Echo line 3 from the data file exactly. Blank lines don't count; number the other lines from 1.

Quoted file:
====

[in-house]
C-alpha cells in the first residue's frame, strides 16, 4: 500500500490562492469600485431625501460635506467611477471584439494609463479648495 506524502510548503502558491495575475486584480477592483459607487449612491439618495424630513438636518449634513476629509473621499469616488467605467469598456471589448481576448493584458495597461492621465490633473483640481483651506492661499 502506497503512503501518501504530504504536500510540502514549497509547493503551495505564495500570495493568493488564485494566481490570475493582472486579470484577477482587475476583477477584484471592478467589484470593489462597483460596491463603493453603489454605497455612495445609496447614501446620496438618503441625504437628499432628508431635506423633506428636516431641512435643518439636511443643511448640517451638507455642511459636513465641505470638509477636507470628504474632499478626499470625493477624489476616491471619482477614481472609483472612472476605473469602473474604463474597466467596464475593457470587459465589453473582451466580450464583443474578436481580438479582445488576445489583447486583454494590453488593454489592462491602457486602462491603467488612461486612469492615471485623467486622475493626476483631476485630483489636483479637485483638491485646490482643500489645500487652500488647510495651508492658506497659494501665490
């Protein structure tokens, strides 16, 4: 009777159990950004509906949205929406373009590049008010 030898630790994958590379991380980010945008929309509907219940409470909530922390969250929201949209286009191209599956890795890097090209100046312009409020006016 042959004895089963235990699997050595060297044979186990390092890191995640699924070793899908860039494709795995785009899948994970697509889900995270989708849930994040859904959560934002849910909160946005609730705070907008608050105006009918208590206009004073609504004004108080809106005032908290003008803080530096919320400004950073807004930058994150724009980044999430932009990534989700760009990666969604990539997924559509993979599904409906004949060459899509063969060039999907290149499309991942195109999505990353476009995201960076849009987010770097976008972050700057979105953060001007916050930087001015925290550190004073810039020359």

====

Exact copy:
């Protein structure tokens, strides 16, 4: 009777159990950004509906949205929406373009590049008010 030898630790994958590379991380980010945008929309509907219940409470909530922390969250929201949209286009191209599956890795890097090209100046312009409020006016 042959004895089963235990699997050595060297044979186990390092890191995640699924070793899908860039494709795995785009899948994970697509889900995270989708849930994040859904959560934002849910909160946005609730705070907008608050105006009918208590206009004073609504004004108080809106005032908290003008803080530096919320400004950073807004930058994150724009980044999430932009990534989700760009990666969604990539997924559509993979599904409906004949060459899509063969060039999907290149499309991942195109999505990353476009995201960076849009987010770097976008972050700057979105953060001007916050930087001015925290550190004073810039020359």